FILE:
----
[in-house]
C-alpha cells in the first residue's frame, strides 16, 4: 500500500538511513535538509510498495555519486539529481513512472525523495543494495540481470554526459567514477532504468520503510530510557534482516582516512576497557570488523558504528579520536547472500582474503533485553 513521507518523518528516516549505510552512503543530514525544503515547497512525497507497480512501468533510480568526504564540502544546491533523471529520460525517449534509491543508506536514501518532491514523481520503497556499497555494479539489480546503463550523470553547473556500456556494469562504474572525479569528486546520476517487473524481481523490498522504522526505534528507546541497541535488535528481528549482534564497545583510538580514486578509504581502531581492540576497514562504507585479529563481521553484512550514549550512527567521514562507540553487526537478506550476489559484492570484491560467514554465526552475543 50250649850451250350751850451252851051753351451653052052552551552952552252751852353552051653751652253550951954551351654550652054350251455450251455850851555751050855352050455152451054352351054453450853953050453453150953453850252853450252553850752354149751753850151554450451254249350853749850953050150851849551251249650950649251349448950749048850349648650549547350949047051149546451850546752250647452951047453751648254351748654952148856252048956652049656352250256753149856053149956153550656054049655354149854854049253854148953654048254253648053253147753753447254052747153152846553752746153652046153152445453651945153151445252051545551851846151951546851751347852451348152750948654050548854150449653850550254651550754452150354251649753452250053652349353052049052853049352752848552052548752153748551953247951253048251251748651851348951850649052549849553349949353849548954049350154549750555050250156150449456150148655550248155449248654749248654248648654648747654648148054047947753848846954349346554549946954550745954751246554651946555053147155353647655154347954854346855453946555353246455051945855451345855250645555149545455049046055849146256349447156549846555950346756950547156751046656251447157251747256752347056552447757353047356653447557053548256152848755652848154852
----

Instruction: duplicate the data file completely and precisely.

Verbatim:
[in-house]
C-alpha cells in the first residue's frame, strides 16, 4: 500500500538511513535538509510498495555519486539529481513512472525523495543494495540481470554526459567514477532504468520503510530510557534482516582516512576497557570488523558504528579520536547472500582474503533485553 513521507518523518528516516549505510552512503543530514525544503515547497512525497507497480512501468533510480568526504564540502544546491533523471529520460525517449534509491543508506536514501518532491514523481520503497556499497555494479539489480546503463550523470553547473556500456556494469562504474572525479569528486546520476517487473524481481523490498522504522526505534528507546541497541535488535528481528549482534564497545583510538580514486578509504581502531581492540576497514562504507585479529563481521553484512550514549550512527567521514562507540553487526537478506550476489559484492570484491560467514554465526552475543 50250649850451250350751850451252851051753351451653052052552551552952552252751852353552051653751652253550951954551351654550652054350251455450251455850851555751050855352050455152451054352351054453450853953050453453150953453850252853450252553850752354149751753850151554450451254249350853749850953050150851849551251249650950649251349448950749048850349648650549547350949047051149546451850546752250647452951047453751648254351748654952148856252048956652049656352250256753149856053149956153550656054049655354149854854049253854148953654048254253648053253147753753447254052747153152846553752746153652046153152445453651945153151445252051545551851846151951546851751347852451348152750948654050548854150449653850550254651550754452150354251649753452250053652349353052049052853049352752848552052548752153748551953247951253048251251748651851348951850649052549849553349949353849548954049350154549750555050250156150449456150148655550248155449248654749248654248648654648747654648148054047947753848846954349346554549946954550745954751246554651946555053147155353647655154347954854346855453946555353246455051945855451345855250645555149545455049046055849146256349447156549846555950346756950547156751046656251447157251747256752347056552447757353047356653447557053548256152848755652848154852